Why Loving Young People is like City Living

_MG_3122.CR2Greetings from Brooklyn, New York, the most populous borough in New York City. Birthplace of Jay-Z and the integration of Major League Baseball. And site of the largest battle of the Revolutionary War. If Brooklyn were its own city, it would be the fourth largest in America.

My name is Jeremy Del Rio and I’m an addict — if you can call young people an addiction.  Or if you can call city life addicting.  Either way, I’m hooked.

I’ve lived more of my life in Brooklyn than anywhere else, with pit stops in Manhattan (the glitzy borough), Staten Island (the forgotten borough), and the greatest of NYC suburbs, New Jersey (sometimes called the Sixth Borough).  My wife has lived nowhere else.  Nor have our sons, both of whom were born here.

Our boys will soon discover the ABC’s of City Living.  Multifaceted and textured, Brooklyn is:

  • Altruistic, artistic, and adventurous.
  • Boisterous and beautiful.
  • Cosmopolitan, creative, curious, conflicted, communal, and even cliquish.
  • Diverse and occasionally dangerous.
  • Energetic.
  • Fun.
  • Grandiose.
  • Hyper.
  • Inspired and invigorating.
  • Jubilant and joyful.
  • Kind.
  • Loud.
  • Maturing and sometimes mean.
  • Neighborly or nasty.
  • “Over it.”
  • Passionate.
  • Quite charming.
  • Restless, rowdy, and relevant.
  • Smart, sophisticated, and sometimes sullen.
  • Typecast.
  • Unbuttoned.
  • Vulnerable.
  • Wide-eyed and occasionally wild.
  • Xenos friendly but sometimes xenophobic.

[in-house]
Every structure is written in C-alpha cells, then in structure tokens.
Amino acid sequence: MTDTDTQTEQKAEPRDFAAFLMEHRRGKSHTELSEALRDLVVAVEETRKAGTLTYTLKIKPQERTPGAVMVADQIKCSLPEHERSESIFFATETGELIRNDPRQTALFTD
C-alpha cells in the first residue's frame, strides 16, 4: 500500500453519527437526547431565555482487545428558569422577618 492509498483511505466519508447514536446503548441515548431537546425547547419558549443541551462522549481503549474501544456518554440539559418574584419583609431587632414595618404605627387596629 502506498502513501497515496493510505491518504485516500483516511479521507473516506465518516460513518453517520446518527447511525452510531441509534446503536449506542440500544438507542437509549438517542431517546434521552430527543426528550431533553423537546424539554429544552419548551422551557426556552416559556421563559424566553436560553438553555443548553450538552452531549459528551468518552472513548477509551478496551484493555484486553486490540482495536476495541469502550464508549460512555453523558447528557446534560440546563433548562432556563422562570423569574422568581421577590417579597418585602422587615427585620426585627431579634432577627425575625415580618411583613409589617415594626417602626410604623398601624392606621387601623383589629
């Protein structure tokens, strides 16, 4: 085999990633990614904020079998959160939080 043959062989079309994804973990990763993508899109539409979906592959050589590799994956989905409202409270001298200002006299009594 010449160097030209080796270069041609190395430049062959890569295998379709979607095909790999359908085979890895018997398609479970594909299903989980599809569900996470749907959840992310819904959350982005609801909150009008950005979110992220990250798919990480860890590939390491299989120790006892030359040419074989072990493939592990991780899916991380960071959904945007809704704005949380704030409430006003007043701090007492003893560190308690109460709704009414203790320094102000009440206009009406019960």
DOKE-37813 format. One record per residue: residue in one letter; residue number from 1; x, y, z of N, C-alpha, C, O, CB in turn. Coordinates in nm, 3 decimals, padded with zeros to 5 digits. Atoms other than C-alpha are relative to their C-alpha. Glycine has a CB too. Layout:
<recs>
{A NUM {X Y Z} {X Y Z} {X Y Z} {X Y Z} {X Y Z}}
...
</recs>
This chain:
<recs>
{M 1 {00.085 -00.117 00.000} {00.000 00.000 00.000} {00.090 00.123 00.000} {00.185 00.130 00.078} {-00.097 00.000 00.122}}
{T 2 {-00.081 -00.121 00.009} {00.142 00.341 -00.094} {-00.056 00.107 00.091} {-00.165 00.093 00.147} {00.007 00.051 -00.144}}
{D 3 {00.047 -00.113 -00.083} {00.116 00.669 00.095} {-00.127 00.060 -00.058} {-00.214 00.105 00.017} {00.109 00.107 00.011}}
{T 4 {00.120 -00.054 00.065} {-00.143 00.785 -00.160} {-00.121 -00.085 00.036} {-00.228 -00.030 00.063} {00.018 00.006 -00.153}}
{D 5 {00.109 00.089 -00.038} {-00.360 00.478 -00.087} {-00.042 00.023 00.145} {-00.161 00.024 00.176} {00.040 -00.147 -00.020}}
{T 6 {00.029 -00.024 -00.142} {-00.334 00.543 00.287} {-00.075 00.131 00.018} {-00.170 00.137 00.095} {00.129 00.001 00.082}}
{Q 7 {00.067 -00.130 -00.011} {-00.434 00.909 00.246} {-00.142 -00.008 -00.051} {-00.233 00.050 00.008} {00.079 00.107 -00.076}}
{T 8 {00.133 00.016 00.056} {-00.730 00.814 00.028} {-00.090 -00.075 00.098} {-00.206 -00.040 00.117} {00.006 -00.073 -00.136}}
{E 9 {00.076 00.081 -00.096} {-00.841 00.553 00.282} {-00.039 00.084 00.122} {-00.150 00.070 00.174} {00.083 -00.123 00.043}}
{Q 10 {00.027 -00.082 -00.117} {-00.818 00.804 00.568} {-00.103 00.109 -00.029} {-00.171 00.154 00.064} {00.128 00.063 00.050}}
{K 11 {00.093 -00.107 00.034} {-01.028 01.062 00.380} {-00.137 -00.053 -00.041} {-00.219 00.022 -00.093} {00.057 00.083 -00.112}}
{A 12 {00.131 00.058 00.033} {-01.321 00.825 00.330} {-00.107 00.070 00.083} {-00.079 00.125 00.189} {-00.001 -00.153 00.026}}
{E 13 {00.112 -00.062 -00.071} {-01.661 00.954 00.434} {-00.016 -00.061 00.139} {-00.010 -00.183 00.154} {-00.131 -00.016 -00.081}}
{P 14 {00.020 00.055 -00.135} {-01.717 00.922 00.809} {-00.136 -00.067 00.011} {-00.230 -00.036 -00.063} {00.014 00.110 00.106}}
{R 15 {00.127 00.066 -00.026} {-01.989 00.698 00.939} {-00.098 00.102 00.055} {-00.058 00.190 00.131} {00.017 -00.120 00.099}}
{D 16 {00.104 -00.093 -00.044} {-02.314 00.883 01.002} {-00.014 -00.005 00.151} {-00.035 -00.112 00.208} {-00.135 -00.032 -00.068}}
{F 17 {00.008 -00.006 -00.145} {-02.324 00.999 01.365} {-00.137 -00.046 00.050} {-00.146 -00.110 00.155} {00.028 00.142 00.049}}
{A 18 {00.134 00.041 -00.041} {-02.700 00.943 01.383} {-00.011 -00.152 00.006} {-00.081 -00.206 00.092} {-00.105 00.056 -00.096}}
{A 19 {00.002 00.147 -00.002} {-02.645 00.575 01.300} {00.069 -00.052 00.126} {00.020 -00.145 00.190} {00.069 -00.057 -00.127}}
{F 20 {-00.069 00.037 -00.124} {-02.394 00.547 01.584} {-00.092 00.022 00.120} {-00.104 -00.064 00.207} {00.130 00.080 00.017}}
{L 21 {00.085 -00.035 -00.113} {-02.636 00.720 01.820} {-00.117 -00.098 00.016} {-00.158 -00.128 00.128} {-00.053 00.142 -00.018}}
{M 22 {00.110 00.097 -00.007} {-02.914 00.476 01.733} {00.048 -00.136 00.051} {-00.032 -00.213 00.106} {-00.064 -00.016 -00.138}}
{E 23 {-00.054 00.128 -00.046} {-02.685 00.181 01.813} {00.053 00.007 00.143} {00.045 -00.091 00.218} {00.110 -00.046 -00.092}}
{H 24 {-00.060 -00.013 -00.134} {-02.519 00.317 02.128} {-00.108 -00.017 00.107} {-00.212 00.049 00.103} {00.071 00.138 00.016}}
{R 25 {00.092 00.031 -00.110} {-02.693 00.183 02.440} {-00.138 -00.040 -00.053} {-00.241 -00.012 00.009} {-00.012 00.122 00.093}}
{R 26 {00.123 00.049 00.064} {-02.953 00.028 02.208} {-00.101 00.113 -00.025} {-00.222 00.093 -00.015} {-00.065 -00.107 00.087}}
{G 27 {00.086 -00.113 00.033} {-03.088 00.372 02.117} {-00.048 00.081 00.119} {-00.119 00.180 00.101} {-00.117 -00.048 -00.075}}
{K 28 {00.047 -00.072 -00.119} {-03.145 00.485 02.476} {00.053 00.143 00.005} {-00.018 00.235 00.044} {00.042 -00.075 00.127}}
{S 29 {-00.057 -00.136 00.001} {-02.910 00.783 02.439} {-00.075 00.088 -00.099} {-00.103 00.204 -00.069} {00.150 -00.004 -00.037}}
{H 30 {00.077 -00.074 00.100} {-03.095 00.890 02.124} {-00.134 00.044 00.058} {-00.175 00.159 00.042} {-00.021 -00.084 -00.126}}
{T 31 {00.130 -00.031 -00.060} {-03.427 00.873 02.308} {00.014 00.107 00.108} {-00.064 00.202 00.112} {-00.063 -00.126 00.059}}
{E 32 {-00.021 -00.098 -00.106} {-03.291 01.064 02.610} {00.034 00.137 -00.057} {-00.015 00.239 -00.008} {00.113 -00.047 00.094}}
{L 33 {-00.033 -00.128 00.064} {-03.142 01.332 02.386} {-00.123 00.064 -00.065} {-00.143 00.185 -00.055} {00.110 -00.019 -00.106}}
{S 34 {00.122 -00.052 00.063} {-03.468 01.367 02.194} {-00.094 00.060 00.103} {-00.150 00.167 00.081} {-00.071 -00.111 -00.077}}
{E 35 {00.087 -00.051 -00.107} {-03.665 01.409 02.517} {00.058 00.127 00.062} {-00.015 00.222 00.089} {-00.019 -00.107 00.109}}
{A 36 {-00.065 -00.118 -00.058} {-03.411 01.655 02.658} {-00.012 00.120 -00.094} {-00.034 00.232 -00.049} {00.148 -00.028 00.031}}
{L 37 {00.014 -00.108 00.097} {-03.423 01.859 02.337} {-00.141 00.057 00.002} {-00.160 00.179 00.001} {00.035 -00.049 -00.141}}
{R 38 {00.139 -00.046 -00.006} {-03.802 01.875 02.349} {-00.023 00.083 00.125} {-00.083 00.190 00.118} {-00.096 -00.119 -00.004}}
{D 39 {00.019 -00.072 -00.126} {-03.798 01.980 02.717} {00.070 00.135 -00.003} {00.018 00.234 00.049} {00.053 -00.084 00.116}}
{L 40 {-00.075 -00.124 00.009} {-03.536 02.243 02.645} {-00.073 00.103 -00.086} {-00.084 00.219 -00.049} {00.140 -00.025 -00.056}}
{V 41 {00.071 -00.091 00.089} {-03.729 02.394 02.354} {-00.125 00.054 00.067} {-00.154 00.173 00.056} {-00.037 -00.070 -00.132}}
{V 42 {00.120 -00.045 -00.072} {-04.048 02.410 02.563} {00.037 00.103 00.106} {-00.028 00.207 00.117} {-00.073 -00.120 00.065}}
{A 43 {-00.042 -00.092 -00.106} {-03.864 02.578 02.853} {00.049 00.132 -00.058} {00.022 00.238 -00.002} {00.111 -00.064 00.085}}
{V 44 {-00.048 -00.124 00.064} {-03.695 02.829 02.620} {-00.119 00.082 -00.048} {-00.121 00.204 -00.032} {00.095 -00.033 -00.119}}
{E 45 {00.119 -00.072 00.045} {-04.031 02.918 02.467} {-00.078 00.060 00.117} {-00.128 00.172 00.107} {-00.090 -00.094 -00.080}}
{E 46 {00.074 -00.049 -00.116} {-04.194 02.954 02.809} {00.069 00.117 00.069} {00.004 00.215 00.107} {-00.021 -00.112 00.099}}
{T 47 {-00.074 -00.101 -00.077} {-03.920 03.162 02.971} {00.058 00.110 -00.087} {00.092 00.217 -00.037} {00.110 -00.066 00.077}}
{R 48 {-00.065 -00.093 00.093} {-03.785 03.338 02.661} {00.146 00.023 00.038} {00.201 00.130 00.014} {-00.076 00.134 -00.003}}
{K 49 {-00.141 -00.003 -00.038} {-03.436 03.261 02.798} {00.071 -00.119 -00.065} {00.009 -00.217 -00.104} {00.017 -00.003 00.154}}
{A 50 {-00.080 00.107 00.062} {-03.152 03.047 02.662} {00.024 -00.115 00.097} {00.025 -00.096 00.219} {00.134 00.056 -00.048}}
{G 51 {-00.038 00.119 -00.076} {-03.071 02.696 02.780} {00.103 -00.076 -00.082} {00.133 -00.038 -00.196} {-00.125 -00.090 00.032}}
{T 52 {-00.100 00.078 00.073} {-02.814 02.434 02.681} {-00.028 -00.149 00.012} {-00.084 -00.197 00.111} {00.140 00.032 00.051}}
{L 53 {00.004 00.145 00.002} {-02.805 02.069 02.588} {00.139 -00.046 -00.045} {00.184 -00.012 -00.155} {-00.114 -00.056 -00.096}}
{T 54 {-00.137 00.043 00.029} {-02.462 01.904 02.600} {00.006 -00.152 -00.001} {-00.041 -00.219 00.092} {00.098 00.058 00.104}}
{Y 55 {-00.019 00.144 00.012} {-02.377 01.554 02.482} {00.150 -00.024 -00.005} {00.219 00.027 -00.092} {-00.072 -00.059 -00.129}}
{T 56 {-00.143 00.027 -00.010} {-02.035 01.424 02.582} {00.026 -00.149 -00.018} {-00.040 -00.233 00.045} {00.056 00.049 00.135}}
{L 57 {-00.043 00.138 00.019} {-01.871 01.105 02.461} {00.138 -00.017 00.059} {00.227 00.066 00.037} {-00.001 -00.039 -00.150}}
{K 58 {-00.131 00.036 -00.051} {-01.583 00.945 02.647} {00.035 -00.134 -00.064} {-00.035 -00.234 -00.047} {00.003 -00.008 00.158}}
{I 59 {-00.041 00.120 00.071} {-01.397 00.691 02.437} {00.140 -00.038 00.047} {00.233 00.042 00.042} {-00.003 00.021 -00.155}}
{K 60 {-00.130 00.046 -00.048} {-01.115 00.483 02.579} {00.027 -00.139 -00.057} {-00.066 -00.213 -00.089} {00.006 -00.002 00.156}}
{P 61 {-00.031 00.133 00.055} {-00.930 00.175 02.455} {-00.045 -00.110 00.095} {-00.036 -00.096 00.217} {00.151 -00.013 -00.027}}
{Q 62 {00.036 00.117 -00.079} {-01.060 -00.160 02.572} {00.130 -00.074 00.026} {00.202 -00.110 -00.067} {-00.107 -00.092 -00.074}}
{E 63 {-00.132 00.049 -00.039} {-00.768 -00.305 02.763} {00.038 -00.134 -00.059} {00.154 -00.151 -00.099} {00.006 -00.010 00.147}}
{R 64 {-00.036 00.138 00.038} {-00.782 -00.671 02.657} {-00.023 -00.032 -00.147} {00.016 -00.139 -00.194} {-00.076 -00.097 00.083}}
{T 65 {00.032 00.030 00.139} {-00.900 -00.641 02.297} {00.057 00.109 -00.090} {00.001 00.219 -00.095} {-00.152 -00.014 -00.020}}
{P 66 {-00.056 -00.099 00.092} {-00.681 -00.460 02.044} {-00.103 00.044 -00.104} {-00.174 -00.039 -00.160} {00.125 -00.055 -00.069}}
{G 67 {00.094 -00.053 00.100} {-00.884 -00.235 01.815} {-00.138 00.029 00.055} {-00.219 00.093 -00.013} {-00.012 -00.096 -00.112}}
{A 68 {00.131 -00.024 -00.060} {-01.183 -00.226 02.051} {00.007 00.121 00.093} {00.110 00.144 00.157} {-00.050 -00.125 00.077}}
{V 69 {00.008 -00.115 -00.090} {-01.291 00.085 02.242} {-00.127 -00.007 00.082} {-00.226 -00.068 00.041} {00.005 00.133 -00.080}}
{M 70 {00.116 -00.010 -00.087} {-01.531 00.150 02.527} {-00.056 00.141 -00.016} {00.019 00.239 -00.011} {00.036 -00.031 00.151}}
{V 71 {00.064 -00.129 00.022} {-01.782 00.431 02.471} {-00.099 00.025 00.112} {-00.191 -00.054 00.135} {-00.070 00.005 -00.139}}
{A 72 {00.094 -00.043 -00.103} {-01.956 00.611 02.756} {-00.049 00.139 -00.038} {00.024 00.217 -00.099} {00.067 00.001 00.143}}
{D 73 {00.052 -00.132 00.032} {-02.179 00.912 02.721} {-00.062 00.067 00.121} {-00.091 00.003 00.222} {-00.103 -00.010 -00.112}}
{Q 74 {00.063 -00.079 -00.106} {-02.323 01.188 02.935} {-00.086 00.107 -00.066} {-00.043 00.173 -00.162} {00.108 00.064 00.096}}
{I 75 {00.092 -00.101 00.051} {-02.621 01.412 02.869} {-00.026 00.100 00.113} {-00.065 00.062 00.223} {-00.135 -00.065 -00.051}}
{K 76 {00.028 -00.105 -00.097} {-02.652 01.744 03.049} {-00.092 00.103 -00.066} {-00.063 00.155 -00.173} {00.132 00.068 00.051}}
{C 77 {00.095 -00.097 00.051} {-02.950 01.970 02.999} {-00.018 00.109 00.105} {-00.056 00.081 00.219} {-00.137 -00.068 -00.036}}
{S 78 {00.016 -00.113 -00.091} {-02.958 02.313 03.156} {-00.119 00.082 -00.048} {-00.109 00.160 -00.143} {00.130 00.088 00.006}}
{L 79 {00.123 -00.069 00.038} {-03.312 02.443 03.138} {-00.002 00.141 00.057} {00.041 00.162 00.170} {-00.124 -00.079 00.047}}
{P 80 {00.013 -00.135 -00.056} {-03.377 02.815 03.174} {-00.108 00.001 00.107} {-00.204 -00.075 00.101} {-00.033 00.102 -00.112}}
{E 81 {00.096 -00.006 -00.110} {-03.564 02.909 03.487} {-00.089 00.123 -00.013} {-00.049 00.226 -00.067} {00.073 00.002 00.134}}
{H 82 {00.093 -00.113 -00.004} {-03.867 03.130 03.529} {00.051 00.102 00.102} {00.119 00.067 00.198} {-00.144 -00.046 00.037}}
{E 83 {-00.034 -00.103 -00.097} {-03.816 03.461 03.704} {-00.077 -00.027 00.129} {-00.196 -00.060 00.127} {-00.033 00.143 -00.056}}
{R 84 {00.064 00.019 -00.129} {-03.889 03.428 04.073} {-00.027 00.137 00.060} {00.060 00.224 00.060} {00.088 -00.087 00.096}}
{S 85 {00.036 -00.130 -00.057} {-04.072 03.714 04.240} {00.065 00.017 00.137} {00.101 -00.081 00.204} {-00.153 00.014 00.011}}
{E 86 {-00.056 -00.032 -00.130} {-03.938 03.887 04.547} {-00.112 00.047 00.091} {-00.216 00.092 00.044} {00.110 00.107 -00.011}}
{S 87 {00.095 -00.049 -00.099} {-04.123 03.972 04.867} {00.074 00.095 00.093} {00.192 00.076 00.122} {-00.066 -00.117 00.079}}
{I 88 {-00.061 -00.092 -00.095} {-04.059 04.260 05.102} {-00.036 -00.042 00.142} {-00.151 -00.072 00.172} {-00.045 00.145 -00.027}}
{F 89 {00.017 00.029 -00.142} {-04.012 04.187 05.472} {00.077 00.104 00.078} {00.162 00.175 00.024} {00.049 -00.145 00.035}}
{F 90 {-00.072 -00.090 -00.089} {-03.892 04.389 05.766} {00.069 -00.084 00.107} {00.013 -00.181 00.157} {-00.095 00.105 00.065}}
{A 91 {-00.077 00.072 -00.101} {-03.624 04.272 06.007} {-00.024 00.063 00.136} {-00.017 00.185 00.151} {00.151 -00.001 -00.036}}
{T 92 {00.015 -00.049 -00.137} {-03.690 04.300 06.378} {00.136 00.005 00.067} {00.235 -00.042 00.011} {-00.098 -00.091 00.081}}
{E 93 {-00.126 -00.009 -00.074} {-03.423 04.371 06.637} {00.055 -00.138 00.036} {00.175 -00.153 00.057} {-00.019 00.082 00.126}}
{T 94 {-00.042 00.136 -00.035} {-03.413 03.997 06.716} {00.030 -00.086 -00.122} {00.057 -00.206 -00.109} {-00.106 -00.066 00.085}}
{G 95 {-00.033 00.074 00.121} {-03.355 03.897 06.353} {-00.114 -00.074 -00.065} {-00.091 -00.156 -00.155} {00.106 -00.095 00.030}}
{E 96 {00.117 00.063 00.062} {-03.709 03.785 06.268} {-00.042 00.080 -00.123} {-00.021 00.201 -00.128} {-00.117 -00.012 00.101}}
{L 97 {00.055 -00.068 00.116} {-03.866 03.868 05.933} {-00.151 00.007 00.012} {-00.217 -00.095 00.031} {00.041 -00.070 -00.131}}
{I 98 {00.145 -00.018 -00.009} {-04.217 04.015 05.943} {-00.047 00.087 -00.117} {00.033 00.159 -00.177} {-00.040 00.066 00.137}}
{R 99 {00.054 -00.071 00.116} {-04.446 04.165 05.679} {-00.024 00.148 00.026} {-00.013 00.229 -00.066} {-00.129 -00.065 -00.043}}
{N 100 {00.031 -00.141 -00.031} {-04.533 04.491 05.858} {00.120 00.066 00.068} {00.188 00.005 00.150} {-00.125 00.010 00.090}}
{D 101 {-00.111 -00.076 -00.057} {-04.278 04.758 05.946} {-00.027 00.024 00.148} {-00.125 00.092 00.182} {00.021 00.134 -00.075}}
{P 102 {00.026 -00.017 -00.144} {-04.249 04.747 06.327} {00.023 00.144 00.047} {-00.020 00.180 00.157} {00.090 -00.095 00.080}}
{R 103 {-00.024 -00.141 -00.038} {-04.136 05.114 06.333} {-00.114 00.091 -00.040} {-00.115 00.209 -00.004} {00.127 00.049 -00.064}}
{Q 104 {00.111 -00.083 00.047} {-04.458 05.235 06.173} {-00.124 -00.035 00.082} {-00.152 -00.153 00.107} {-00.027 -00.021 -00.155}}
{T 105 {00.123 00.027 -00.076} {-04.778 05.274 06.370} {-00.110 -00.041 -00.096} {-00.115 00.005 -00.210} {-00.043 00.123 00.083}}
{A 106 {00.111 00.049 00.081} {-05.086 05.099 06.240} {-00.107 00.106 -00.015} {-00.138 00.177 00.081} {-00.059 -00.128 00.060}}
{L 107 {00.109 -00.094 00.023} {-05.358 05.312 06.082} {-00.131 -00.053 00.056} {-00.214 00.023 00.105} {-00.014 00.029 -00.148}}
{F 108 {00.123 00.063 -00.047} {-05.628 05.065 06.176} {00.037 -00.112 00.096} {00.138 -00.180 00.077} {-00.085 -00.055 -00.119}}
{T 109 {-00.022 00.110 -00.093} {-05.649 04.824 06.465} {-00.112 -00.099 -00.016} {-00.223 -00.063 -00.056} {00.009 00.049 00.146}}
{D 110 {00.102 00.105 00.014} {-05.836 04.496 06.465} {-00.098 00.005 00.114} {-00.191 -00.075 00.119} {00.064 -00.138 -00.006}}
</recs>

• Yours to love (or not).
  • Zestful.

So, too, are young people.

You may quibble with my list, and its applicability to youth ministry, but that’s part of the allure of cities.  It’s OK if you disagree.  We can still get along. We can still build community despite our differences.

Like many urban neighborhoods, mine is in perpetual flux, transformed for generations by successive waves of immigrants.  For the last decade or so,Bay Ridge has has evolved into one of the largest Arab communities in New York, with Halal meat markets and Hookah shops now lining the streets.  Sometimes the newer arrivals make the long-timers uncomfortable. And vice versa.

So, too, our youth ministries.

Youth ministry is an inherently transitory time.  No matter how we define the youth in our ministries, they are bounded by age, grade, or some other time constraint that insures that they will move on, leaving empty spaces or replenished pews.  How we build community with them while we can determines, in part, whether they leave behind a vacuum or a legacy.

Do we attempt to conform them to our standards of decorum and decency, or do we empower them to flourish in the uniqueness endowed to them by their Creator?  Does our community celebrate their differences by loving them sincerely, without an agenda?

Teen life is an inherently tumultuous time.  Bodies change and hormones start raging, even as teens begin to confront life’s big questions — the very same questions many adults haven’t answered yet, like: “Who am I?” “Why am I here?” “Where do I belong?”  But the uncertainty, curiosity, and ambiguity bring with them opportunity for exploration, adventure, and discovery.  Do we embrace the unknowns that faith requires, or chase after the safety of what’s familiar?

When the transience and change feel overwhelming, I take comfort that Jesus gives youth workers an extra year with high schools students than he had with his disciples.  Even more comforting: his prize student, Peter, still needed anger management after three years by his side.  And his rag tag collection of unlikely followers — which included a political terrorist (the Zealot), a crooked bureaucrat (the tax collector), and a prostitute among other “ignorant and unlearned” devotees notable only for their least likely to succeed credentials — had to be at least as conflicted and petty as my youth group.

They were certainly (almost) as diverse as my neighborhood.

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